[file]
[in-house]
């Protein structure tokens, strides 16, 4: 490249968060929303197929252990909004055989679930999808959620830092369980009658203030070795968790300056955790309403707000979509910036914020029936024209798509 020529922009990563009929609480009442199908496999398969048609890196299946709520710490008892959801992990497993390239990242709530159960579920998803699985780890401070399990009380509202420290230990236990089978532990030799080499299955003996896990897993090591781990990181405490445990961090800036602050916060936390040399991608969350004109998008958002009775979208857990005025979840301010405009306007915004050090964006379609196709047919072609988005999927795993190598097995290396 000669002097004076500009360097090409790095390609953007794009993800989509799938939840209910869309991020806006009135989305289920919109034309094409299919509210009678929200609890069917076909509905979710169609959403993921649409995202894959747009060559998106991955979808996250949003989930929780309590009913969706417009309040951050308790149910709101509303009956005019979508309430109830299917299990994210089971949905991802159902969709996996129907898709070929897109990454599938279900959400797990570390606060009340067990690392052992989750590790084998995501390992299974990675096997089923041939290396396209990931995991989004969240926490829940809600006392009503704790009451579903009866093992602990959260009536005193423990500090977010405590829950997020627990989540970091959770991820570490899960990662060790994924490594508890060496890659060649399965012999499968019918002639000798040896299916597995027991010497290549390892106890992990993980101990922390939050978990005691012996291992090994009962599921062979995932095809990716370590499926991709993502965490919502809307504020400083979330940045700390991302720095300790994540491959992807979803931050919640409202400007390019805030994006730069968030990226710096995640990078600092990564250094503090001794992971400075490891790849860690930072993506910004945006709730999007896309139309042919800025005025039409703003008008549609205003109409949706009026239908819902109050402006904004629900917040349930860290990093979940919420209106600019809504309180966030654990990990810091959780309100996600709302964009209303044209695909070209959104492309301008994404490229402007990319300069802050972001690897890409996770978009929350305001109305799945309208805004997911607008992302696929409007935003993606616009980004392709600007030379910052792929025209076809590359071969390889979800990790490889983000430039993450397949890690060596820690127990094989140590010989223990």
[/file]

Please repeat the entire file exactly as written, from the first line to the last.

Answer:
[in-house]
């Protein structure tokens, strides 16, 4: 490249968060929303197929252990909004055989679930999808959620830092369980009658203030070795968790300056955790309403707000979509910036914020029936024209798509 020529922009990563009929609480009442199908496999398969048609890196299946709520710490008892959801992990497993390239990242709530159960579920998803699985780890401070399990009380509202420290230990236990089978532990030799080499299955003996896990897993090591781990990181405490445990961090800036602050916060936390040399991608969350004109998008958002009775979208857990005025979840301010405009306007915004050090964006379609196709047919072609988005999927795993190598097995290396 000669002097004076500009360097090409790095390609953007794009993800989509799938939840209910869309991020806006009135989305289920919109034309094409299919509210009678929200609890069917076909509905979710169609959403993921649409995202894959747009060559998106991955979808996250949003989930929780309590009913969706417009309040951050308790149910709101509303009956005019979508309430109830299917299990994210089971949905991802159902969709996996129907898709070929897109990454599938279900959400797990570390606060009340067990690392052992989750590790084998995501390992299974990675096997089923041939290396396209990931995991989004969240926490829940809600006392009503704790009451579903009866093992602990959260009536005193423990500090977010405590829950997020627990989540970091959770991820570490899960990662060790994924490594508890060496890659060649399965012999499968019918002639000798040896299916597995027991010497290549390892106890992990993980101990922390939050978990005691012996291992090994009962599921062979995932095809990716370590499926991709993502965490919502809307504020400083979330940045700390991302720095300790994540491959992807979803931050919640409202400007390019805030994006730069968030990226710096995640990078600092990564250094503090001794992971400075490891790849860690930072993506910004945006709730999007896309139309042919800025005025039409703003008008549609205003109409949706009026239908819902109050402006904004629900917040349930860290990093979940919420209106600019809504309180966030654990990990810091959780309100996600709302964009209303044209695909070209959104492309301008994404490229402007990319300069802050972001690897890409996770978009929350305001109305799945309208805004997911607008992302696929409007935003993606616009980004392709600007030379910052792929025209076809590359071969390889979800990790490889983000430039993450397949890690060596820690127990094989140590010989223990």